She has the segments well-labeled and you work with the pattern we did at QuiltCon, which covers a wide range of FPP challenges. She has the BEST TIPS EVER for figuring out how to cut the correct shape of fabric to cut for the piece you are working on, and how to position your FPP so you’ll never get turned around. (I didn’t share them here, because they are her tips.)

I have seen the light.

I no longer hate FPP. I’m not like some people who Absolutely Love It, but I’m making progress. I even designed a leaf signature block for my Gridster Bee month:

I feel like I’m getting the hang of this, and have become a new woman quilter.

Last week I had a giveaway, and it took me too long to get responses to you–but they were all so lovely and so like poetry, I was determined to write you back. Susan won the pattern and it will be on the way to her soon. Thank you all for sharing with me your idea of “poems” to help smooth away the weariness.

A long time ago–showing me her first sewing project (a doll)

This next little while I’ll be assisting my grown daughter with her surgery in another state — my husband and I picking her up in a third state, driving her to surgery, helping with convalescence and then after a few days, driving her back home again. (All the details for that have kept me a bit preoccupied in the correspondence department.) I’ve got some EPP for the long road trip, and even a stitchery that is about 25 years old.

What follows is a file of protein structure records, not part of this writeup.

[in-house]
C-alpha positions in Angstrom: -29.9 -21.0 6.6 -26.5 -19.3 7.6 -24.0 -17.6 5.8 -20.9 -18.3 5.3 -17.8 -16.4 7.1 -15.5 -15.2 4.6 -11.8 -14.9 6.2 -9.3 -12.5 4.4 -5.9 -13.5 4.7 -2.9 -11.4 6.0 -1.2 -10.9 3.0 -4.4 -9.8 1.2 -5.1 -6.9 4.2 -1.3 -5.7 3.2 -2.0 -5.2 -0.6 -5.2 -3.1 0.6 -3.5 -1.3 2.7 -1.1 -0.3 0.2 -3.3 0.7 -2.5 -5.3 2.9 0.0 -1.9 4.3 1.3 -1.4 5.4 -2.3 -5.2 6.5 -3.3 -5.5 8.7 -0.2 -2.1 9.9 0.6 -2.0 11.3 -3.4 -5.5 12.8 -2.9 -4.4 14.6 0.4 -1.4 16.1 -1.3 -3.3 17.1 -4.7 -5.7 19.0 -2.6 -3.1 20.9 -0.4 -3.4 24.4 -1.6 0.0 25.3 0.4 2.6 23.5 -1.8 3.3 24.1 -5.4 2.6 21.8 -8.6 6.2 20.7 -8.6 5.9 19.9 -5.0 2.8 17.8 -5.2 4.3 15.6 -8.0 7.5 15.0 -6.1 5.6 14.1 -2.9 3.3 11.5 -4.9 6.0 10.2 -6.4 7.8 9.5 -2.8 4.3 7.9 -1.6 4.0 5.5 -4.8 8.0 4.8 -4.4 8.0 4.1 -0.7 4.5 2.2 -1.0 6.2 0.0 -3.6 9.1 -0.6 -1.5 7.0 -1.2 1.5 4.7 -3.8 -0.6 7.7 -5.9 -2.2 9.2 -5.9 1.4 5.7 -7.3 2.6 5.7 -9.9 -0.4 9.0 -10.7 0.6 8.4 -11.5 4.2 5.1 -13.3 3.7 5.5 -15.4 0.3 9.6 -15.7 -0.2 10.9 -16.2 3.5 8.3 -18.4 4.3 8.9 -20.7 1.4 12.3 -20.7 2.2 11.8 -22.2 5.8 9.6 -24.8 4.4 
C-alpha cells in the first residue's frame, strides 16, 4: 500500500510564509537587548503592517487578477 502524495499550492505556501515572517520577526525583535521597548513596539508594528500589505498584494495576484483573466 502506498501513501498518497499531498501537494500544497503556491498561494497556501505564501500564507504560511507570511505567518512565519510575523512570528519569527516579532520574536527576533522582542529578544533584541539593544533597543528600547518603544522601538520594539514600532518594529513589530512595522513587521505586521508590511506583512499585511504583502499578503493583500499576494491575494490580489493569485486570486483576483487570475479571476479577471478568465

Happy Quilting FPP-ing–

16 thoughts on “Confessions of a former FPP Hater

  1. Atta girl!!!!! Your work turned out great and I love the leaf signature block. You know I was an early adopter of FPP and still have no idea why. What I do know is that it, like most things, just takes practice and once fully ingrained, you don’t seem to forget it (maybe akin to touching a hot stove). Hope your time as nursemaid goes well – will be saying prayers!

  2. I really enjoyed this post. Thanks for sharing what you have learned. I have enjoyed FPP for many years and have used a seam roller for most of that time. I will tell anyone who is interested about the value of using the roller, but I had never seen one like the one you showed. It looks better than my old wooden wallpaper seam roller and I am going to give it a try!

  3. Ha! I was so confounded with FPP on my farmers wife, but it is now my go to method! I do find I have to retrain myself each time though! I love the exactness of it. Safe travels and all the best to Barb.

  4. What a surprise to learn you haven’t been a FPPer all along! I thought you would long ago have embraced it as another form of quiltmaking expression. But I’m glad you’ve seen the light! While I’m not an enormous fan of it, I like that it’s in my arsenal of techniques. Just yesterday I took Amy Friend’s “Improv Paper Piecing” workshop (virtually), and thoroughly enjoyed that, though Amy employs a different methodology than I’m accustomed to – without the use of an add-a-quarter ruler. I learned FPP back in the 1990s from Carol Doak, the “guru” of FPP, and haven’t changed my methods since learning from her. It’s great that you learned in person at QC – Lizabeth is very cute! – and through Veruska’s video workshop. I hope you keep enjoying it.

  5. Sending your daughter, you and your husband thoughts and prayers. I’ve always found its harder for me when my kids have to go through things than it would be for myself, love is funny that way. I bet the sewing that you take along will help keep your mind busy and calm.